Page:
Okay, let’s just dive in. I’m assuming you’re here because you are (a) a parent and (b) trying hard to carve out space for writing in your life. Maybe you have other caring commitments too. You may very well have a job that eats up more than its fair share of your week, and you might have a spouse who expects to at least see your face from time to time. Plus, you need to eat and sleep (although that last one, if your kids are like mine… maybe not so much).
It can feel overwhelming. It is overwhelming. I know it is: I’m living it with you. But if you’re here, I’m guessing it’s because without having space to write, even just a little, your life feels… flat. Not empty — of course — but missing something. Like there’s a spark that you just can’t seem to light. And yet, with eight million conflicting demands and only twenty-four hours in each day, how do you justify prioritising something as de-prioritisable as making fiction?
An occasional series looking at the genesis of a story, from the initial spark of inspiration, through conceptual development, the writing process, and what happens next, with tips based on what I’ve learned along the way. In this blog, I’ll be looking at On the Brink, the sequel to my Arthur C Clarke Award-shortlisted debut novel Edge of Heaven.
In spring 2003, I was at something of a crossroads in my life. Circumstances had conspired to make it necessary to leave a job that I adored, and I’d been doing temporary admin work to pay the bills. I’d decided to go back to college in the autumn to study for a qualification in journalism, because I was still trying to find a way to write for a living and I’d had the grand total of one short story published in the entire history of ever, so fiction didn't seem like a viable career option just yet. But September was months away, and I had a whole summer to fill before that. And then I found an advert for temporary factory workers in the Netherlands, and I knew immediately that this was what I'd been looking for.
Dialogue. It’s an amazing tool for a writer, and often underappreciated. It’s also one of the most pressing concerns that students raise in my writing classes: how to use it, how to get it right, how to make it sound “natural.”
And it’s probably the most frequent formatting error I see as an editor.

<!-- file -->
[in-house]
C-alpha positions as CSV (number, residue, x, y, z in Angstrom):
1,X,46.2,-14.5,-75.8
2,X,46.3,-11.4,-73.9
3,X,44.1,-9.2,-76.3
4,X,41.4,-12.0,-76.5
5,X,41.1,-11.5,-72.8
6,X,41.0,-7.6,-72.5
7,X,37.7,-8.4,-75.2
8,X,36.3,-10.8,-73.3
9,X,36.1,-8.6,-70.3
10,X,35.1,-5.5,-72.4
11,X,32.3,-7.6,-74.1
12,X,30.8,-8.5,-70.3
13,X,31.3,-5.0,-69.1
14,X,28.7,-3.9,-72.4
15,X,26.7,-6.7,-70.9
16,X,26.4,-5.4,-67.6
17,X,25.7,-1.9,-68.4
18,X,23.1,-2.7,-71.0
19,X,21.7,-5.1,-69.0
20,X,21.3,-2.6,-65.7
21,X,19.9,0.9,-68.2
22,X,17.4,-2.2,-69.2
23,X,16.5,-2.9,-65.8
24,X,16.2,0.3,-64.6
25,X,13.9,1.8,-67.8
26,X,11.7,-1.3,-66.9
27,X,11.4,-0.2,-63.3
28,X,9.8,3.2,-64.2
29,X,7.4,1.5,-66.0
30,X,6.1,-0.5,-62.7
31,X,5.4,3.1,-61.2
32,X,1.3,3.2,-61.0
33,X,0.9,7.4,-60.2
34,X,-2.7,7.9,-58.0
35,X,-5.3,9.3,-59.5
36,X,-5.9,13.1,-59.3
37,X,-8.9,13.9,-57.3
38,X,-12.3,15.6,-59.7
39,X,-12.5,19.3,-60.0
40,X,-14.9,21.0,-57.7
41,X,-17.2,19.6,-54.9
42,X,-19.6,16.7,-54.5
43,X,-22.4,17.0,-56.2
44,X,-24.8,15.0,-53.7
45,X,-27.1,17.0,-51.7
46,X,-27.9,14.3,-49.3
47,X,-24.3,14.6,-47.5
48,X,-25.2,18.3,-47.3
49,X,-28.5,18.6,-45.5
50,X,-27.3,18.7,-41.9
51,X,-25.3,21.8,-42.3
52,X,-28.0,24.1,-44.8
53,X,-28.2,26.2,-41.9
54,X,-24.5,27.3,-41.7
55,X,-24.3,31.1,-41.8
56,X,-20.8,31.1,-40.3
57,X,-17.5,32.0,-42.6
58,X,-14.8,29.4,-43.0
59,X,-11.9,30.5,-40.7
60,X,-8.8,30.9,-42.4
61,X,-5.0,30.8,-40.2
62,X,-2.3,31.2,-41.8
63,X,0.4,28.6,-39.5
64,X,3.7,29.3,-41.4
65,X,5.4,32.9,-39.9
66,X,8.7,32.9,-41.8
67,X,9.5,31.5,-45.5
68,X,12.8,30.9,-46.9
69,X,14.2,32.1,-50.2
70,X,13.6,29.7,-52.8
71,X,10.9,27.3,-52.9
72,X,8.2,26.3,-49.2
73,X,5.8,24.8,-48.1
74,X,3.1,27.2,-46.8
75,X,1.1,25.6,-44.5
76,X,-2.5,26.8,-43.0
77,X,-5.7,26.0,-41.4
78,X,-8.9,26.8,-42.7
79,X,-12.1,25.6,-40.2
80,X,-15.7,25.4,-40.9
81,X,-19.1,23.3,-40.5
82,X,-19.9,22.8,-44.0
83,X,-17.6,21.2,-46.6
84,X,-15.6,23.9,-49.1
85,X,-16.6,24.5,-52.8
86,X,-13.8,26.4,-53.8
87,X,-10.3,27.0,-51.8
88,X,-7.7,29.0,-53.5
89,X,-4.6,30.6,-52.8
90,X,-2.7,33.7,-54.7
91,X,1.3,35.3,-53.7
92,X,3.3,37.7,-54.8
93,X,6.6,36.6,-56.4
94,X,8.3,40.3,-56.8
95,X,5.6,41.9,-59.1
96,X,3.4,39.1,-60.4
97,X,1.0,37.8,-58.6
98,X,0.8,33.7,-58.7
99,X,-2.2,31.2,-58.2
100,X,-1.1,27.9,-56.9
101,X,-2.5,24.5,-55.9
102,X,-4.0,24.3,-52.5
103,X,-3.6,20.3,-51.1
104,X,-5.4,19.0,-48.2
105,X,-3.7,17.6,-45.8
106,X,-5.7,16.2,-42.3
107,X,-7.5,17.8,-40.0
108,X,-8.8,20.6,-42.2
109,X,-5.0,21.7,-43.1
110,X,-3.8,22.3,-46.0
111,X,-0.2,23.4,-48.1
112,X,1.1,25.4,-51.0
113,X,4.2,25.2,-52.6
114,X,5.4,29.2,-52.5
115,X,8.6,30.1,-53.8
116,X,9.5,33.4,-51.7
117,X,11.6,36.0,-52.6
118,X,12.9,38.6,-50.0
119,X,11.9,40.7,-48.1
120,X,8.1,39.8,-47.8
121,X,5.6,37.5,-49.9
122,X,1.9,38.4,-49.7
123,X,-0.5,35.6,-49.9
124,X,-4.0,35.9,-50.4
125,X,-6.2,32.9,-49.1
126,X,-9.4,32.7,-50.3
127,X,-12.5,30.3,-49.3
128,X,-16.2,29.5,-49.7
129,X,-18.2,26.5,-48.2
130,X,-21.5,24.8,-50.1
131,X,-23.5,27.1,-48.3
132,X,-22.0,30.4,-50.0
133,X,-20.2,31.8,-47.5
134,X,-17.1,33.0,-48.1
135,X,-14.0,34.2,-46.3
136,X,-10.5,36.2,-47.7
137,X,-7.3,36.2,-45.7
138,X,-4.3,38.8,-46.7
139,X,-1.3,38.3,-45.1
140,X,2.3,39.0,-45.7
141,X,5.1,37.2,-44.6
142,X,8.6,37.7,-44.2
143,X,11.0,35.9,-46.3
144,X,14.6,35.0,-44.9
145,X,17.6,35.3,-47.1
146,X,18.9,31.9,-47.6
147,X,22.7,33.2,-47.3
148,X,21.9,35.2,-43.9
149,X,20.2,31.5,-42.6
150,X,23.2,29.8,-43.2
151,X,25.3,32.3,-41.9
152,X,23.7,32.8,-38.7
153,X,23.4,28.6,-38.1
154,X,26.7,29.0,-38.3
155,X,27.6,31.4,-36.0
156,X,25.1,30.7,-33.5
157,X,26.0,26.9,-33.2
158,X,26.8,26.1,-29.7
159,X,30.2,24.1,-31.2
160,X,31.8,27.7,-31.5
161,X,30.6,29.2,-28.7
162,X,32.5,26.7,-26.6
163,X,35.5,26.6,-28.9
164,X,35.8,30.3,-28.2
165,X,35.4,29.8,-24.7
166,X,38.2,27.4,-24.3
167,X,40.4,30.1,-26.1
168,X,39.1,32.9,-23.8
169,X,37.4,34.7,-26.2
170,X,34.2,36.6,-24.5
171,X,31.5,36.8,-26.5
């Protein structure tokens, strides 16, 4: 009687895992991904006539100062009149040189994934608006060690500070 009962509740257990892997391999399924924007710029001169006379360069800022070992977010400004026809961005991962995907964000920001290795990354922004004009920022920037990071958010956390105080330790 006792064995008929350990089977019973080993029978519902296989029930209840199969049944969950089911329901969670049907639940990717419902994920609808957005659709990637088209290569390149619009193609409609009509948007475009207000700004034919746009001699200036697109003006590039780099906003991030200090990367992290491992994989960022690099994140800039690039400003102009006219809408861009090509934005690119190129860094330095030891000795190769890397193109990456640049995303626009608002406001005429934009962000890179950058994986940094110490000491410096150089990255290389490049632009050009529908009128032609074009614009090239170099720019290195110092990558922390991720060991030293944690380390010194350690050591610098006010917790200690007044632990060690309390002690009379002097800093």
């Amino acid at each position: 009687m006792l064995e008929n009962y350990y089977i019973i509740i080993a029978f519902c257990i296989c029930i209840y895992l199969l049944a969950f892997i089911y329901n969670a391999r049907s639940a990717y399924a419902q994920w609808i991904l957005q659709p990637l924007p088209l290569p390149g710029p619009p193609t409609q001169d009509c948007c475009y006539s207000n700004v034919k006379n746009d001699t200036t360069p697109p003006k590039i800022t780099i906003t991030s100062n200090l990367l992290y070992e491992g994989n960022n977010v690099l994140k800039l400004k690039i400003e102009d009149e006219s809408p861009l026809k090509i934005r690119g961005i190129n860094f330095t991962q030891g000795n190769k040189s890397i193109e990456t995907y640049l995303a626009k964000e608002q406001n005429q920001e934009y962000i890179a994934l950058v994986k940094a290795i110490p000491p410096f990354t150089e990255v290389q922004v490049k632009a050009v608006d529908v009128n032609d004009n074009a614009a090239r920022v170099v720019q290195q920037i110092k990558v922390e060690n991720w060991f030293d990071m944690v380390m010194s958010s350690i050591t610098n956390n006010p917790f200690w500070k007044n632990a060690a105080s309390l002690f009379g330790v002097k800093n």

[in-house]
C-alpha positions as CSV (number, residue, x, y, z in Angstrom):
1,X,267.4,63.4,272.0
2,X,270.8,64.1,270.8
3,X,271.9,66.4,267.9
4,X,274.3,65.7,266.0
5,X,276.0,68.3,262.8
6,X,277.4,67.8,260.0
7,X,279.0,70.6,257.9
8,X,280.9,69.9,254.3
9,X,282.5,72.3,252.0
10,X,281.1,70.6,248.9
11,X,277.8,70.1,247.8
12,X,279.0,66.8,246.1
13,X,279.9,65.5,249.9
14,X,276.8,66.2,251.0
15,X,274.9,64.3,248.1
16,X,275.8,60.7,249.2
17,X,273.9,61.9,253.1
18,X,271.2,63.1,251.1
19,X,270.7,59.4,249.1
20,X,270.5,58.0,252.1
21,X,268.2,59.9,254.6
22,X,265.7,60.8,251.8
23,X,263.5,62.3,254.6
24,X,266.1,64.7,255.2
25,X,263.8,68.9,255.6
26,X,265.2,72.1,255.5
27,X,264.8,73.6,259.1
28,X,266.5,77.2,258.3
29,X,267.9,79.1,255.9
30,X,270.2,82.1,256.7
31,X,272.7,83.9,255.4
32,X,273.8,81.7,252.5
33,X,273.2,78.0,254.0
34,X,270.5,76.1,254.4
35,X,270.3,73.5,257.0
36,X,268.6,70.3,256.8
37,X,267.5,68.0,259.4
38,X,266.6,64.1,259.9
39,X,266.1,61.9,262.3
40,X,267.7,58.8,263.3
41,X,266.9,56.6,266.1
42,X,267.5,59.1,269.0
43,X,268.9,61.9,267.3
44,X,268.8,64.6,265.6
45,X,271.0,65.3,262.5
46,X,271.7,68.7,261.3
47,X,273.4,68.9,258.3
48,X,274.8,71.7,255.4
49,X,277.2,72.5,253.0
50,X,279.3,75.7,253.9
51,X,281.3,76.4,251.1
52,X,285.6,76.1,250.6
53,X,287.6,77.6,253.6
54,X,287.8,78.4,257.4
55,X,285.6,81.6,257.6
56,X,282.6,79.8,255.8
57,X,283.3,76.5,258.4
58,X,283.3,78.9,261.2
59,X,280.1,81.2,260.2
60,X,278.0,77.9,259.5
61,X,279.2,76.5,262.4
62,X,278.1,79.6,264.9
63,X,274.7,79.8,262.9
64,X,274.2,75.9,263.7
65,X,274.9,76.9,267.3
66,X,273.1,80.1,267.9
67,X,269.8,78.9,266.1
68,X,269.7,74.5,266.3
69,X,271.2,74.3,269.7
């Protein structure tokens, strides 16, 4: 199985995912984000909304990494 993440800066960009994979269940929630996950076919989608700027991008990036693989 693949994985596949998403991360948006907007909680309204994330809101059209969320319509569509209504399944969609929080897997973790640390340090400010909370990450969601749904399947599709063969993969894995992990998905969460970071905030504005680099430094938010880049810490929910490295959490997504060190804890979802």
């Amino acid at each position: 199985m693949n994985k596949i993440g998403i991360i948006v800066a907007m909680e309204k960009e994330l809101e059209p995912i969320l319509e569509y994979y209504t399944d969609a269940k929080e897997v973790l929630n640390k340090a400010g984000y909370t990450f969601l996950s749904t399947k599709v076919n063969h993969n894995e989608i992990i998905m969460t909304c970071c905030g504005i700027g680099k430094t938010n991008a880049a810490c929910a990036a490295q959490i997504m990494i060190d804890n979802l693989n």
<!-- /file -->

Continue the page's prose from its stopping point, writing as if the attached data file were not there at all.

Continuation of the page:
For something that most of us do every day without thinking about it, we sure do seem to panic about the spoken word when it comes time to put it on a page. But, honestly, writing dialogue doesn’t need to be scary. Read on for five tips and tricks that will help you get it working for you and not against you, and then go ahead and make dialogue your best writing friend, as it rightfully ought to be.
An occasional series looking at the genesis of a story, from the initial spark of inspiration, through conceptual development, the writing process, and what happens next. You'll find related writing tips at the end. In this blog, I’ll be looking at Blumelena, my Bridport Prize-shortlisted short story.
One of the questions you never quite manage to answer to anyone’s satisfaction, in my experience, is the question of where the ideas come from. Generally speaking, mine just turn up when they turn up, generally prompted by nothing at all, and the onus is on me to find something to scribble on before they disappear . Blumelena was no different.
In my free ebook short story collection, To The End of the World and Back, I talk about how the concept announced itself, more or less fully-formed, as I was walking to work one morning. It was a decent stretch - around half an hour from home - and there’s definitely something about walking, for me, that connects with the creative part of my brain. If I’m stuck with a piece of writing, I will tend to go for a walk and let the rhythm of my feet work out the narrative knots as I go. In this case, though, I wasn’t looking for inspiration, but inspiration found me just the same.